When you have a sequence of candidates to process, then you build a queue to organize them. In the classical queue, the time of adding an item to the queue defines when it's going to be processed.
What if we need to change this principle and use some relative importance score to determine the item processing sequence?
Well, then we would reinvent
bicycle the priority queue.
The priority queue or heap is a data structure that efficiently allows retrieving the next queued item with min or max importance score.
The heap can be represented as an array or a list that is visualized as a nearly complete binary tree:
Since it's a binary tree, all parent nodes have at max 2 children. The binary tree is filled level by level from top to bottom, from left incomplete parent nodes (with none or one child) to right ones.
With such a node positioning, we can come up with formulas for finding parent/children nodes:
- $element\_idx / 2$ is the node parent index
- $2 * element\_idx$ is an index of the left child
- $2 * element\_idx + 1$ is an index of the right child
where $element\_idx$ is some node index.
Additionally, the binary tree has the following useful properties:
- Heigh of the tree is $ln(N) + 1$
The "nearly complete" means that not all tree levels may be filled out by leaf nodes (nodes without children). In other words, we can have a heap with any number of items.
The heap has a distinct property that actually makes it helpful:
- all children node values should be less or equal to the parent node value (the max-heap property)
- or all children node values should be greater or equal to the parent node value (the min-heap property)
To explain how all of this can be useful, we are going to implement the main heap functions from scratch.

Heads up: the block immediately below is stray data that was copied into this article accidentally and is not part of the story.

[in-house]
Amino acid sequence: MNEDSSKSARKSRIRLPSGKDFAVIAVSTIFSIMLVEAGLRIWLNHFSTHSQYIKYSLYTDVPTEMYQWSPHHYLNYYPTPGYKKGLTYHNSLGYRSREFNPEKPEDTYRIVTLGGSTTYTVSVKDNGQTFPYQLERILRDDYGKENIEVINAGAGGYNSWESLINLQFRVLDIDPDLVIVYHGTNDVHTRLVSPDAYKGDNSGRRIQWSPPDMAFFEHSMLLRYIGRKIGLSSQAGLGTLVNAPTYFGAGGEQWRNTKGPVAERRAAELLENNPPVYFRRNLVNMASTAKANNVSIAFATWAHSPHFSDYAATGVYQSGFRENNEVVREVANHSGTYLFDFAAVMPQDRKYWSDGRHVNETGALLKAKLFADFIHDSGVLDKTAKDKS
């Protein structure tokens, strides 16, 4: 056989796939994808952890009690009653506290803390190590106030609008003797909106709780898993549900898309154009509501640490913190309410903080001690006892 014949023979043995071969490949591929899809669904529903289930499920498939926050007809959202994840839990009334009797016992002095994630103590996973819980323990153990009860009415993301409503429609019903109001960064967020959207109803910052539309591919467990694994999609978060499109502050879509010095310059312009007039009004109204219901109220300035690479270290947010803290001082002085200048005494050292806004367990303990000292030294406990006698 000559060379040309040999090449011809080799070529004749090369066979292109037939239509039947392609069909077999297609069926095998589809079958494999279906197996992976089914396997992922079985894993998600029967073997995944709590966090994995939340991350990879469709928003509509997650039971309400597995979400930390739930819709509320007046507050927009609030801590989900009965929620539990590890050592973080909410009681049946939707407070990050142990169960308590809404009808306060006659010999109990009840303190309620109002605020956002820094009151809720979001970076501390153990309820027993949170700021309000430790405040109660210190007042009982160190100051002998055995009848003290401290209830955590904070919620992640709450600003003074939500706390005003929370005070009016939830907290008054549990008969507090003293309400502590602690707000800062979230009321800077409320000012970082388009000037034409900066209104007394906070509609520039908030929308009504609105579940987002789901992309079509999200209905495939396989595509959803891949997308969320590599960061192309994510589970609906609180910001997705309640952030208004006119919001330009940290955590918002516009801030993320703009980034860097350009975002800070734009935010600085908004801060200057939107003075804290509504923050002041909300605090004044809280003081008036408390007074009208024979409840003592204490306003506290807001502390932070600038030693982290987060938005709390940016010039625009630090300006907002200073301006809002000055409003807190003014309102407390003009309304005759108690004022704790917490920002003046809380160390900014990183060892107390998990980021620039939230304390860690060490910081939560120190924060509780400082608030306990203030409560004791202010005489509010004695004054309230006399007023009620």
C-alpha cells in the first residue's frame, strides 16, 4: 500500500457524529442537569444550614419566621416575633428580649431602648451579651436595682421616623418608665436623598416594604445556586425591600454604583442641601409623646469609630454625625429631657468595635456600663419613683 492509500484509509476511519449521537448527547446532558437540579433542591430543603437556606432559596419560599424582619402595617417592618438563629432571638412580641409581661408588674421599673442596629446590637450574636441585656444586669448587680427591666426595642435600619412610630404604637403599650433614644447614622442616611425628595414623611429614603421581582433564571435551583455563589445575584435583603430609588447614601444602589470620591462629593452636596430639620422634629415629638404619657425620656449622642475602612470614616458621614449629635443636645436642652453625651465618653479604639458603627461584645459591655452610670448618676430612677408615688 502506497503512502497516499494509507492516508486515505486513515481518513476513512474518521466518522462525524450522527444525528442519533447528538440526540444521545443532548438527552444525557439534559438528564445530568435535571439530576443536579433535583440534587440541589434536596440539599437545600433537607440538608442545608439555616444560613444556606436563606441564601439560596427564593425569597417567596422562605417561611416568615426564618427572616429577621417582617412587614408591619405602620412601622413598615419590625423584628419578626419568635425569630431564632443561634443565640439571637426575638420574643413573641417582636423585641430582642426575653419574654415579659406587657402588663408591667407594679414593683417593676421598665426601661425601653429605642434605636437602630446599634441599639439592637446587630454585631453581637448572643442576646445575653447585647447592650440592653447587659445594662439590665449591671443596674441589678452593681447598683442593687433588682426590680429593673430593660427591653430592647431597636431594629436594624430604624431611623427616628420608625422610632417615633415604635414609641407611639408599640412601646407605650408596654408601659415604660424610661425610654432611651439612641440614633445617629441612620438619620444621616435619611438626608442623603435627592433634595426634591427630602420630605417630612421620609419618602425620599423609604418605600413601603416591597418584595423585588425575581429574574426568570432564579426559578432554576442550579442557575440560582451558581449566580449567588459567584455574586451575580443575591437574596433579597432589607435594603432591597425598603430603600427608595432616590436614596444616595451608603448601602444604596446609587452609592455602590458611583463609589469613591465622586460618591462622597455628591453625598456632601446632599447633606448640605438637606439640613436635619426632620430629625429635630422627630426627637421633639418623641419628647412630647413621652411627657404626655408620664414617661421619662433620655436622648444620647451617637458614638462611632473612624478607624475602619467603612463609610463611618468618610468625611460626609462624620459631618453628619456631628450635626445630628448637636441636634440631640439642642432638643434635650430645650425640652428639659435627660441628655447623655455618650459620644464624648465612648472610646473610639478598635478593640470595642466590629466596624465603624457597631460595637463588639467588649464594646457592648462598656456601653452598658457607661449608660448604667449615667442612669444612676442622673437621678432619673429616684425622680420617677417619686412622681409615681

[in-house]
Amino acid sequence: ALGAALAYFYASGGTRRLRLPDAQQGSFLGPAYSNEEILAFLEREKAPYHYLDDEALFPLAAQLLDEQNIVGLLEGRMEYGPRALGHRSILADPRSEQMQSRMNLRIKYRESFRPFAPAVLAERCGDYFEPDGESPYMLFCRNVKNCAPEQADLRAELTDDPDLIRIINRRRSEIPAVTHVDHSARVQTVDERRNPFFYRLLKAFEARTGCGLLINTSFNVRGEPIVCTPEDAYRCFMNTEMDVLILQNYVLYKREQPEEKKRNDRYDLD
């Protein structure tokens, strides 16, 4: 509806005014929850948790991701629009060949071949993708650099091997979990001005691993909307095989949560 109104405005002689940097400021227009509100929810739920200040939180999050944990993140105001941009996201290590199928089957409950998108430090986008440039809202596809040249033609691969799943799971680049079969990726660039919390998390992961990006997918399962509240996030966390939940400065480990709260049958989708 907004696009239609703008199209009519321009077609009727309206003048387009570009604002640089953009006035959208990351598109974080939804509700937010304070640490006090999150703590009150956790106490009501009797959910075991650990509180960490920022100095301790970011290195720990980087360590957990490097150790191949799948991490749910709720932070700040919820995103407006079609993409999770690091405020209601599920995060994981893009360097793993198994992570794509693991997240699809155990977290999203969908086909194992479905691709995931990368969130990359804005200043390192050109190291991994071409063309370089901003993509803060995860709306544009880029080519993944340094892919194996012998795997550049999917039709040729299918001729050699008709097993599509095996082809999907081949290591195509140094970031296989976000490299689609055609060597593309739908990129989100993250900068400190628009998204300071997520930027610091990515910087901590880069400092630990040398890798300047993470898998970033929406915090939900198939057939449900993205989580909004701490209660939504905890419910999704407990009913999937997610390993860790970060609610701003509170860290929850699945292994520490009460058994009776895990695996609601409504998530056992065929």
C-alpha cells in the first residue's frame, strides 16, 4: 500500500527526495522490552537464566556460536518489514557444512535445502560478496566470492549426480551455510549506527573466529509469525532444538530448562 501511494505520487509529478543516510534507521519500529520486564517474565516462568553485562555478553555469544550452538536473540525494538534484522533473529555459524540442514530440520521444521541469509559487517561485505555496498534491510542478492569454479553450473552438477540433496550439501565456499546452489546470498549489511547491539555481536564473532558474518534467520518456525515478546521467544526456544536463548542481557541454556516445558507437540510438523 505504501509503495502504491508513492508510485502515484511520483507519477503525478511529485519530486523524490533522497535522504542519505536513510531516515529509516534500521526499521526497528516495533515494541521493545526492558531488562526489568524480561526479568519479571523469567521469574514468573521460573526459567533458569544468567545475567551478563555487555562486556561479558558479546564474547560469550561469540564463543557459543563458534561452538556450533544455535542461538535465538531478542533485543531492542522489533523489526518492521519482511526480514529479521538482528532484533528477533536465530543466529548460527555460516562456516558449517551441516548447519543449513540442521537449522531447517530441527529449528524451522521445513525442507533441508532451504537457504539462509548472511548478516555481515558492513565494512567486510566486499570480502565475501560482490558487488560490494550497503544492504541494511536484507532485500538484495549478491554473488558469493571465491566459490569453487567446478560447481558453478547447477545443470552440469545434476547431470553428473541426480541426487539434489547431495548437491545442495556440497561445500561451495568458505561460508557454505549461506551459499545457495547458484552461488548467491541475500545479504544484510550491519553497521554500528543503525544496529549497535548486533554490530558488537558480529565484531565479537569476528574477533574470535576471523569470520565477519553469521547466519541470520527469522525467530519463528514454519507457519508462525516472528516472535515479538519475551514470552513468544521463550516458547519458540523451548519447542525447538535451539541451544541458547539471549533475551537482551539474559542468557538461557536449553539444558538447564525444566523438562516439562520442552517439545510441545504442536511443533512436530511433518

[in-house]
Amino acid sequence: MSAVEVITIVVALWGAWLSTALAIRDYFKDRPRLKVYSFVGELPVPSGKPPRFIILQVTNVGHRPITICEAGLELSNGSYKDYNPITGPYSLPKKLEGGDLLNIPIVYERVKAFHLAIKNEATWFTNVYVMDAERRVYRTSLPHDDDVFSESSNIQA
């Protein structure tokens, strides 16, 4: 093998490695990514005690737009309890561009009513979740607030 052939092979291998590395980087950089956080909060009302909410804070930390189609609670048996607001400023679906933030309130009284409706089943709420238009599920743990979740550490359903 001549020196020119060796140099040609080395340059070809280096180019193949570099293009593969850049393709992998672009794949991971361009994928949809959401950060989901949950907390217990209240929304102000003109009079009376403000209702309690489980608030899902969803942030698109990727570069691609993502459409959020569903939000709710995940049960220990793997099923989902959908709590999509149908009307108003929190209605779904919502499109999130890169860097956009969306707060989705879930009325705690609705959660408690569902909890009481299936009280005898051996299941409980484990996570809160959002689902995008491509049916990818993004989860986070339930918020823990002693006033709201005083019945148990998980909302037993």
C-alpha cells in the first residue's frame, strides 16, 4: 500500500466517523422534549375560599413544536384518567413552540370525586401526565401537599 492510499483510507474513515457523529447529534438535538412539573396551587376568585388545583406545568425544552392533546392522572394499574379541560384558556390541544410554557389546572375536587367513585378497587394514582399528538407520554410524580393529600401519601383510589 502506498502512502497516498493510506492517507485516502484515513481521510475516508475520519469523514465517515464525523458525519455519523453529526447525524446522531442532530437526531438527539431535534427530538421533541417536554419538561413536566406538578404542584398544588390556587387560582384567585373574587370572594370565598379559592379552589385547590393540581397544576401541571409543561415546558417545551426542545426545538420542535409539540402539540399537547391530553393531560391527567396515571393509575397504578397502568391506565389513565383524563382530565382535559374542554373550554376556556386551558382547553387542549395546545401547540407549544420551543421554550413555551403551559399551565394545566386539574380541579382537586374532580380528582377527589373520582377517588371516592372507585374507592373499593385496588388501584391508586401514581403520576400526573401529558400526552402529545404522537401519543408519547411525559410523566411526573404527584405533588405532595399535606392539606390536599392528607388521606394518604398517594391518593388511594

There is going to be a custom
PriorityQueue class which takes an arbitrary array of integers, make a heap from it and sustain the heap property during all operations.
The first thing we need to do is to build a max heap from an unsorted array. We can already visualize the array as a heap, but it would luck the max heap property.
Notice that leaf nodes can't violate the heap property since they don't have any child nodes. Hence, we can start looking at possible violations from the second-to-last level. The index of the last parent element on that level we can get via
n // 2 where
n is the size of the array.
We start moving from right to left, from the bottom to the top of the heap. For each parent node, we need to make sure that the property of the heap holds true. If there is any violations, we just switch the current parent node with a child node that is greater than it (which violates the heap property).
However, this switching of the nodes may create a new violation on the levels below. So we need to perform the same procedure again for a node that became a child.
Here is how this can be implemented:
from typing import List class PriorityQueue: """ Represents the heap and preserves the heap property during adding/removing elements """ items: List[int] def __init__(self, items: List[int]): self.items = self.build_heap(items) def build_heap(self, items: List[int]) -> List[int]: """ Turn an unsorted array into a heap """ items_count = len(items) for i in range(items_count // 2, -1, -1): items = self.heapify(items, i) return items def heapify(self, items: List[int], node_idx: int, root_idx: int = 0) -> List[int]: """ Check and fix violations of the heap property recursively """ items_count = len(items) largest_idx = node_idx # formulas for zero-indexed arrays left_child_idx = 2 * (node_idx - root_idx) + 1 + root_idx right_child_idx = 2 * (node_idx - root_idx) + 2 + root_idx # is the left child node bigger than parent node? if left_child_idx < items_count and items[left_child_idx] > items[largest_idx]: largest_idx = left_child_idx # is the right child node bigger than parent or left node? if right_child_idx < items_count and items[right_child_idx] > items[largest_idx]: largest_idx = right_child_idx # let's fix a violation of the heap property if largest_idx != node_idx: items[node_idx], items[largest_idx] = items[largest_idx], items[node_idx] return self.heapify(items, largest_idx, root_idx=root_idx) return items def size(self) -> int: return len(self.items)
Complexity of this algorithm is $\Theta(n)$. This is because we check each position only once making our way up the heap. All levels below the current one at each point of time are already satisfying the heap property. So there are no needs to back to them again.
Another useful method to have is adding a new item to the heap. In this case, it's convenient to add a new item as a leaf node in the end of the heap array. This makes sure there are no violations below it. However, there may be some going upward. That's why we need to go all the way up and check whenever parent nodes are greater than the new item. If they are not, we will switch their positions.